The increasing pressure of today’s highly globalised markets has lead organisations to continuously compete for knowledge and innovation. Despite the fact that there is extensive analysis of the concepts of knowledge and innovation management as autonomous areas of research, there is limited investigation for identifying and managing knowledge innovation as an integrated concept. The aim of this chapter is to conceptualise an amalgamation between innovation and knowledge process management models. This study is based on a single case, selected to provide description and generate theory around the introduced knowledge innovation lifecycle model. Skandia was conceived as an appropriate example, since it has significant reputation both on knowledge and innovation management strategy. The proposed conceptual model of highly interlinked and recursive knowledge and innovation processes flow is believed to offer enhanced utilisation of knowledge and innovation management in organisational settings.
In today’s increasingly unpredictable and volatile environment, organisations are obliged to ceaselessly innovate in order to survive (McAdam, 2000). Encompassing innovation from an economic perspective, it is admitted that it comprises both an important catalyst for effective competition (Christensen, 1997), as well as a vital source for global market success (Schumpeter, 1934). The growing importance of comprehending innovation has resulted in augmented interest in academia and business circles alike. Similarly, the significance of managing organisational knowledge, and the largely established recognition that intangible assets constitute a critical enterprise resource, is often cited in knowledge-management literature (Davenport & Prusak, 1998; Drucker, 1993). The recent knowledge-based view of the firm, an extension of the previous resource-based theory, suggests that knowledge constitutes a vital organisational resource and a crucial asset that enables sustainable competitive advantage (Bhatt, 2001; Davenport & Prusak, 1998; Zack, 1999).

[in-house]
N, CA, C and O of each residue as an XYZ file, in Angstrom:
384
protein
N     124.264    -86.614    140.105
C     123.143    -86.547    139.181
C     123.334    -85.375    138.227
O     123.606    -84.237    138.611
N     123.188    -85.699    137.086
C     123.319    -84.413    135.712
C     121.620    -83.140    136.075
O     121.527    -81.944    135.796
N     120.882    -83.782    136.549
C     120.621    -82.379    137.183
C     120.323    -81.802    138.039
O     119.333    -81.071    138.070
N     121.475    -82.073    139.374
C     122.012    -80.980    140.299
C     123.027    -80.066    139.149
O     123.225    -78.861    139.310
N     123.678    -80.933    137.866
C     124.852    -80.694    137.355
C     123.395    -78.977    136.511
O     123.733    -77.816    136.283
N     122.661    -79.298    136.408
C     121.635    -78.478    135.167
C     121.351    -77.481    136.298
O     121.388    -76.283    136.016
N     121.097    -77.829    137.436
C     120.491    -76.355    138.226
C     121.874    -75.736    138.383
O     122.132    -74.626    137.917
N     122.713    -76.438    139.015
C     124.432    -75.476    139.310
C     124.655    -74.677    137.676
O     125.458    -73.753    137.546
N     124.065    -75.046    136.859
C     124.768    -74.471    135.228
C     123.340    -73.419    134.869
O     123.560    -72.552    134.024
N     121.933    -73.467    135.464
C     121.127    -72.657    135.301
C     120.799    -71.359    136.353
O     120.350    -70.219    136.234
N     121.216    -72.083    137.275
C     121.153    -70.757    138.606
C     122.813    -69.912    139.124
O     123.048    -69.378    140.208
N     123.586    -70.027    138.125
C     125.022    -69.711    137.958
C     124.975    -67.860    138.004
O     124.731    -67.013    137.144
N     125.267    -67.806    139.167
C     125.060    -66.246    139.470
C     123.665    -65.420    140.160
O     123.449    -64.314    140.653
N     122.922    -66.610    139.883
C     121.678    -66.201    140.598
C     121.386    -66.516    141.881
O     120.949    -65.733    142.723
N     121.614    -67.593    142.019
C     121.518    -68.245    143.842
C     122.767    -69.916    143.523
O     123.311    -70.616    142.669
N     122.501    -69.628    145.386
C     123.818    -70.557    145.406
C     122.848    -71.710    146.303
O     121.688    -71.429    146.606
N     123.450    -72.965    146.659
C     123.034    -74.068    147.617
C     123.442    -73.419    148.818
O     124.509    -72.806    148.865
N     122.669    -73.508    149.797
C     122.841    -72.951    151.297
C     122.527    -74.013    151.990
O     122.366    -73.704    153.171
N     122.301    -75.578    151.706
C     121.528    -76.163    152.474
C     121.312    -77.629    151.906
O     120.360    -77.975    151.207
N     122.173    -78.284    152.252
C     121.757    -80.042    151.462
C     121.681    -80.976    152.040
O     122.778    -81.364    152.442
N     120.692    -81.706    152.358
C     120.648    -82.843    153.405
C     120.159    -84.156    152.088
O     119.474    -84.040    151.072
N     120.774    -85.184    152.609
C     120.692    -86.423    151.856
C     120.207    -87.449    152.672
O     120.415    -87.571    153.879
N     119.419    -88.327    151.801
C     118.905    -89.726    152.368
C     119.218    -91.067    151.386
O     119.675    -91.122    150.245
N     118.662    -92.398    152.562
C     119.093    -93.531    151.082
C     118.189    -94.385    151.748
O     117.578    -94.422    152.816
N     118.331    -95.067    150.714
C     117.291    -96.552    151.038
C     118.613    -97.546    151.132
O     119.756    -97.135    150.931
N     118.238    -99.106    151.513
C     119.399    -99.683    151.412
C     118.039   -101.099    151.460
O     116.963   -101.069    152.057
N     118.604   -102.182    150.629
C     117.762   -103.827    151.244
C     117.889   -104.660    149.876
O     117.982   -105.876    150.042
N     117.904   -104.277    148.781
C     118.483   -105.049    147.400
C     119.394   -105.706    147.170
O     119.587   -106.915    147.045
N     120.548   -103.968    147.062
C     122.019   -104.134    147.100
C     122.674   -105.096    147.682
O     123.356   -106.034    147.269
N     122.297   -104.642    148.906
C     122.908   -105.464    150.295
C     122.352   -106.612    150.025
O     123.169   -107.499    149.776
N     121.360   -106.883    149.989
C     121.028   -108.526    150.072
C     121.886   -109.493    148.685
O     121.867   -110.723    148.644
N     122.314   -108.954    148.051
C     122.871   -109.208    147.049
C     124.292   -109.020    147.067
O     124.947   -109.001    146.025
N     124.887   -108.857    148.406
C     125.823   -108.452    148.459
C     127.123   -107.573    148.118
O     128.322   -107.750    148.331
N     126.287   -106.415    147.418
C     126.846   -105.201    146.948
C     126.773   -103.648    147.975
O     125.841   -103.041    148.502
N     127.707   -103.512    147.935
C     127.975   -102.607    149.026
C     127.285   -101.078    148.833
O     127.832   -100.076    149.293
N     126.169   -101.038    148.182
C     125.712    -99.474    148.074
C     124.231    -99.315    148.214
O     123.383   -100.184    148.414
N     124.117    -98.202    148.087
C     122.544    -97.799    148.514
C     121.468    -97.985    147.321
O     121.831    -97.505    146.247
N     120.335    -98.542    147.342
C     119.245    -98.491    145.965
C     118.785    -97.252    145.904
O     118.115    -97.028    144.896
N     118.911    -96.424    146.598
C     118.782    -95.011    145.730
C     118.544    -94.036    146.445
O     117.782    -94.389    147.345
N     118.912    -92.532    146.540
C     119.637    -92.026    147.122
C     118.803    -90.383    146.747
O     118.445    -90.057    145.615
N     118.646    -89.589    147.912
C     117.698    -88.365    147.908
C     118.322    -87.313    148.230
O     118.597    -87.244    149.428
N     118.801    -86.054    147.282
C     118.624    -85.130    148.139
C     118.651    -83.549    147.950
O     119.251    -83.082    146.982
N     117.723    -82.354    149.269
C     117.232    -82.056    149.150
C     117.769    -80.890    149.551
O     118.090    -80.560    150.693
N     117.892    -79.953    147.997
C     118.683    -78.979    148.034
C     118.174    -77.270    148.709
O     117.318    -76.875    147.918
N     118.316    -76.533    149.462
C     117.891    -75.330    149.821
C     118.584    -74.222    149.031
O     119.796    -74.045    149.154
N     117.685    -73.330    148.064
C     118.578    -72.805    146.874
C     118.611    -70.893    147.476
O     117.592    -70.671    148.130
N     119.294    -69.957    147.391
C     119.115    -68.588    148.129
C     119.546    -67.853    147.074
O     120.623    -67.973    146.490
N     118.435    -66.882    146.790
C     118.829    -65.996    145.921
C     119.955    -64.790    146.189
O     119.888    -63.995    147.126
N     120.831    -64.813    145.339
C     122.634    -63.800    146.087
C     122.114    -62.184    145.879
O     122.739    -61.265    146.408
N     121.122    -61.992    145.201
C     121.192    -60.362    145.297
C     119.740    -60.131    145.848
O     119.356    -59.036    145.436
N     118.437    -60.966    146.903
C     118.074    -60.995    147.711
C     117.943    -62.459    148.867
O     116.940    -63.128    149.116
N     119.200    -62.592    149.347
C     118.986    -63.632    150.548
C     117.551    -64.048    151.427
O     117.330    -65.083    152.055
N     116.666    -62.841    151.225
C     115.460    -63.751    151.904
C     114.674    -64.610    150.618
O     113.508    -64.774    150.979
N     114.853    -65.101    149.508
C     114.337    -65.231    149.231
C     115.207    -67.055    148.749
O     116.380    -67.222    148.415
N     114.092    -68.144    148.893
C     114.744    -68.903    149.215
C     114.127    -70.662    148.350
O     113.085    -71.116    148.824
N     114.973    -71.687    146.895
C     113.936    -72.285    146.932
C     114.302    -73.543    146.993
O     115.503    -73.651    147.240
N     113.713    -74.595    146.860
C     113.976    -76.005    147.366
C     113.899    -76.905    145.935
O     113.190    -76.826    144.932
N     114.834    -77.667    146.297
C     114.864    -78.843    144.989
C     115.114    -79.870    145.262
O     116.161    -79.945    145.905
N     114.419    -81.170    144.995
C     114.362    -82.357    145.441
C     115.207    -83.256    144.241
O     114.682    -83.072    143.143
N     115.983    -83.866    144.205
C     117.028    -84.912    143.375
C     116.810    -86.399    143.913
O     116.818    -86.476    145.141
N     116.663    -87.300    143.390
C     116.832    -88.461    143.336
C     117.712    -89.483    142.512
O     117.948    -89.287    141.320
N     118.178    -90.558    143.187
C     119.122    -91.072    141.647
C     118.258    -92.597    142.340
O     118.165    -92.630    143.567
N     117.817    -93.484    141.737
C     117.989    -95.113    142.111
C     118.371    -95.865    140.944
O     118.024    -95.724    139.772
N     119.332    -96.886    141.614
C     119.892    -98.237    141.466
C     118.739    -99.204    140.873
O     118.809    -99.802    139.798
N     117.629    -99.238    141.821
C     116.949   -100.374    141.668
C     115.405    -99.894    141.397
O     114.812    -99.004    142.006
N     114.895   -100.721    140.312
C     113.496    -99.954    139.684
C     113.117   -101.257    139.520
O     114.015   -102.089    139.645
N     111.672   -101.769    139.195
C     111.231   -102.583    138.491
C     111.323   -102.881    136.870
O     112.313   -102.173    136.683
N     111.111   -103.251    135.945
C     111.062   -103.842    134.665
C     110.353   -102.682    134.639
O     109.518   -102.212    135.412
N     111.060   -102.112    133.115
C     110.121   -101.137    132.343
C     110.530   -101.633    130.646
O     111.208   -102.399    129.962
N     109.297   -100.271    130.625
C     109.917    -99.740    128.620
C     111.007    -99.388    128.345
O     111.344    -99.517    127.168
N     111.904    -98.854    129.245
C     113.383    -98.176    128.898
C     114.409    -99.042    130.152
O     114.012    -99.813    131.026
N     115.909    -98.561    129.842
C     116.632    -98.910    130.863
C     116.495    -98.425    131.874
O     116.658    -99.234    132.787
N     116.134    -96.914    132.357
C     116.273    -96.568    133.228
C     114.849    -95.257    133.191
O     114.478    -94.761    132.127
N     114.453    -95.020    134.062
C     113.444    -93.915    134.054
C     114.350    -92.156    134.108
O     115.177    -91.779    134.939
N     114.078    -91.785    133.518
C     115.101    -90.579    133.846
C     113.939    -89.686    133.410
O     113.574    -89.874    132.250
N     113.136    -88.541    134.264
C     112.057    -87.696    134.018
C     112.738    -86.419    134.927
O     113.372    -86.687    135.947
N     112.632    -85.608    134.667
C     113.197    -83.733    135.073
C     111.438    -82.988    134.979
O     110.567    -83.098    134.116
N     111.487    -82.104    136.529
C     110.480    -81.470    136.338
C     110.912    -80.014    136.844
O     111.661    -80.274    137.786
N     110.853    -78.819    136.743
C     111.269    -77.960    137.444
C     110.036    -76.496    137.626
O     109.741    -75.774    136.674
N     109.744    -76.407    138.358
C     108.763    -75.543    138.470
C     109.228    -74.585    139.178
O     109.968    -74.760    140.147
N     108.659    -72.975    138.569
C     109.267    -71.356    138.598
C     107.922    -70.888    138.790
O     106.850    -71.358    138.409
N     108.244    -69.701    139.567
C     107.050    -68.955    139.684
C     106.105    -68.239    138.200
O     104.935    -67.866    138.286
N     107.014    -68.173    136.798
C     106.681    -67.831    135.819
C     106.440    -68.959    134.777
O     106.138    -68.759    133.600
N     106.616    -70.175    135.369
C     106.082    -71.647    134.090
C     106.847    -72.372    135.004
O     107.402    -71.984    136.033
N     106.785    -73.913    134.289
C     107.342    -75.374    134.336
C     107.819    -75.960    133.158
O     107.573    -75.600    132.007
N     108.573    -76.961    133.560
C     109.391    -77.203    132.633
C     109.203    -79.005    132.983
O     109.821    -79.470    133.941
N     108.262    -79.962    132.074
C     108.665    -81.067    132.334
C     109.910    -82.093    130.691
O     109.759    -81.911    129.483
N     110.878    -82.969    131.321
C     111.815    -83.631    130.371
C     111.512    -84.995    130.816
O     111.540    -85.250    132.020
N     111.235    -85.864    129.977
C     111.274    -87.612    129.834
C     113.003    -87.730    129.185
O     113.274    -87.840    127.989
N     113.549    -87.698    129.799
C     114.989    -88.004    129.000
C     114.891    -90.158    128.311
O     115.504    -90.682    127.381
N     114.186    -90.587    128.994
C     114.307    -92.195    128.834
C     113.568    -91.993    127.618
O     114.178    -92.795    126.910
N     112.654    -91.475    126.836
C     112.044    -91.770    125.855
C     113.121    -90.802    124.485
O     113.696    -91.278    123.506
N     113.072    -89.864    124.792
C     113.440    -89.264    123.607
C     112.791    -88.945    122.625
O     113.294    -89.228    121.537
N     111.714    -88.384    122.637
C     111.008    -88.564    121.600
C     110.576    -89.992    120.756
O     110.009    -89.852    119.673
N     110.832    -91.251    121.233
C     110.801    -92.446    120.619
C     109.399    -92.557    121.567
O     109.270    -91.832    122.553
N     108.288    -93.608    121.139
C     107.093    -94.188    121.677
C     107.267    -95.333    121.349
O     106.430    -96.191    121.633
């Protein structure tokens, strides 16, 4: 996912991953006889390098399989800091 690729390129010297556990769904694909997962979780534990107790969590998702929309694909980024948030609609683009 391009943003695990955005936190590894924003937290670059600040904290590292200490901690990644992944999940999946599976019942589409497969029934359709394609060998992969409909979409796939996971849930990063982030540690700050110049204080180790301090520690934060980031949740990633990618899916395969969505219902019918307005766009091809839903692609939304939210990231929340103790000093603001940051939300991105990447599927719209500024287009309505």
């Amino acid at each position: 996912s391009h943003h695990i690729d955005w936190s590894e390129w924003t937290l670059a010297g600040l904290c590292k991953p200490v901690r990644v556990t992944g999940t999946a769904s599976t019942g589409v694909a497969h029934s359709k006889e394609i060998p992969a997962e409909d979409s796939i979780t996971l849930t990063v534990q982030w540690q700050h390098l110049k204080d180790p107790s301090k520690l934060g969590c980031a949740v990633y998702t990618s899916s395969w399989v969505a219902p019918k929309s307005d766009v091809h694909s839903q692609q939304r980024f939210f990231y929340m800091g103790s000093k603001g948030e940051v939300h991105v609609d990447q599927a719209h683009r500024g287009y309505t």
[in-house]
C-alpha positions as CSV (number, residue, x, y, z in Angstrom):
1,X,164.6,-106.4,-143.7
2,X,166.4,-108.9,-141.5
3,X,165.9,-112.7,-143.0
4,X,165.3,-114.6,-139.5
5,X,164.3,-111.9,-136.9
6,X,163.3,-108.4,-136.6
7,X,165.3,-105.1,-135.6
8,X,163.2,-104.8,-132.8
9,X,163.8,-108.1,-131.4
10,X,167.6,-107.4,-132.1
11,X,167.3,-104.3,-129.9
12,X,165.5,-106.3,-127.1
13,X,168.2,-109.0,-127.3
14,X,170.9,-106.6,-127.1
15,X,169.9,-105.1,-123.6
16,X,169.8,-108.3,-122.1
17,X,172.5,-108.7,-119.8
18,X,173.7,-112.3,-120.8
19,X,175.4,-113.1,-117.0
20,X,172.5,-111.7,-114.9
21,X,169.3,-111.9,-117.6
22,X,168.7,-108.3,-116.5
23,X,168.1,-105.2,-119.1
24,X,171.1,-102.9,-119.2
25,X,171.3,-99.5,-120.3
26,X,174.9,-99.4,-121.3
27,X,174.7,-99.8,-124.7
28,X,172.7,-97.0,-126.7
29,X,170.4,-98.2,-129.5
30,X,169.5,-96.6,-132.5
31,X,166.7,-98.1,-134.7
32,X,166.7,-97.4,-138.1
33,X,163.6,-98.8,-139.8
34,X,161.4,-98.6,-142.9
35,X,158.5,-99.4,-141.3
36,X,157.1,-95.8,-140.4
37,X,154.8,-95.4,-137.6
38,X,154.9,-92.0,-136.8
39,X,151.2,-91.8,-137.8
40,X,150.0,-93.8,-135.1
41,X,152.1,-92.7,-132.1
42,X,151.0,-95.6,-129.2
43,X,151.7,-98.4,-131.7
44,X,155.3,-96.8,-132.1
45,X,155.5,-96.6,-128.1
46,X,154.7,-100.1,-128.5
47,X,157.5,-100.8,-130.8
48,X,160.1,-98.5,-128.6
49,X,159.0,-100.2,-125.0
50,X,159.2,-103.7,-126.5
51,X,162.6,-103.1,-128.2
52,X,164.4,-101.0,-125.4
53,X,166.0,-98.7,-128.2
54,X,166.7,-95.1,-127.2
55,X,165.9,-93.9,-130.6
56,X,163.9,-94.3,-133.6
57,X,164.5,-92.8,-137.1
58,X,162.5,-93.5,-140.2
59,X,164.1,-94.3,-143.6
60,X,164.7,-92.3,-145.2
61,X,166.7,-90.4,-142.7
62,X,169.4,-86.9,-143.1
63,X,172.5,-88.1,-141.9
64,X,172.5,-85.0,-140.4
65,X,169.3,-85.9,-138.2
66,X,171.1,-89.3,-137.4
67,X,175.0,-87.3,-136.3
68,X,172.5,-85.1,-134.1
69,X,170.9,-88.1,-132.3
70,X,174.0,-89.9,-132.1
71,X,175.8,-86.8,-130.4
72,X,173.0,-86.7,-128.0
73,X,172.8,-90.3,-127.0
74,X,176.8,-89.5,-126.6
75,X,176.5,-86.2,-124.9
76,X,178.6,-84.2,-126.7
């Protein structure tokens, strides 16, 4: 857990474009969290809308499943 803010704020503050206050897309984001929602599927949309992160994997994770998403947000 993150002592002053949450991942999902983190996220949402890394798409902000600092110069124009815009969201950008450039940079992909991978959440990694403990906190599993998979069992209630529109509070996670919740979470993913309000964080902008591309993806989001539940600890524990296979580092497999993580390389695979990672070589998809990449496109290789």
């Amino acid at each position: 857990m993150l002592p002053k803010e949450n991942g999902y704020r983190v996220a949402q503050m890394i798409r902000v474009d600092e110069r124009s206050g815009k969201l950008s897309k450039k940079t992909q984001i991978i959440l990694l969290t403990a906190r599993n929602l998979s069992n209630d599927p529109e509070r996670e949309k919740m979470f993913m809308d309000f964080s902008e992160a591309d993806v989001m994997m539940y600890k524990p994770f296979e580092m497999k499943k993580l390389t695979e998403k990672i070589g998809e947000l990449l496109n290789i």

Furthermore, there is an increasing trend for knowledge management to be associated with innovation (Chatzkel, 2007). The concept of innovation is rooted in knowledge management definitions and practices (Demerest, 1997). It was Amidon (1997) that first defined the term knowledge innovation (KI) as “the creation, evolution, exchange and application of new ideas into marketable goods and services, leading to the success of an enterprise, the vitality of a nation’s economy and the advancement of society” (p. 7). However, despite the fact that there is extensive analysis of the concepts of innovation and knowledge management as autonomous areas of research, there is limited investigation for identifying and managing an integrated knowledge innovation concept (Goh, 2005).
Perhaps this derives mainly from the fact that innovation in knowledge management literature is typically approached merely as a result of successful initiatives of the former. Generally, the emphasis is placed on the utilisation of knowledge, in order for an organisation to gain enhanced innovation capabilities. Additionally, despite the fact that there is a plethora of research studies on innovation, it is cited that the relevant literature is usually only case study specific (Kusiak, 2007), and the concept of innovation management remains poorly understood (Birkinshaw & Mol, 2006). Insofar as innovation management is concerned, and despite the fact that knowledge and innovation are two highly and increasingly interlinked concepts (Chatzkel, 2007; du Plessis, 2007; McAdam, 2000; Nonaca & Takeuchi, 1995), there seems to be a gap in the relevant literature and lack of investigating innovation as a discipline in an equal level of significance to knowledge management.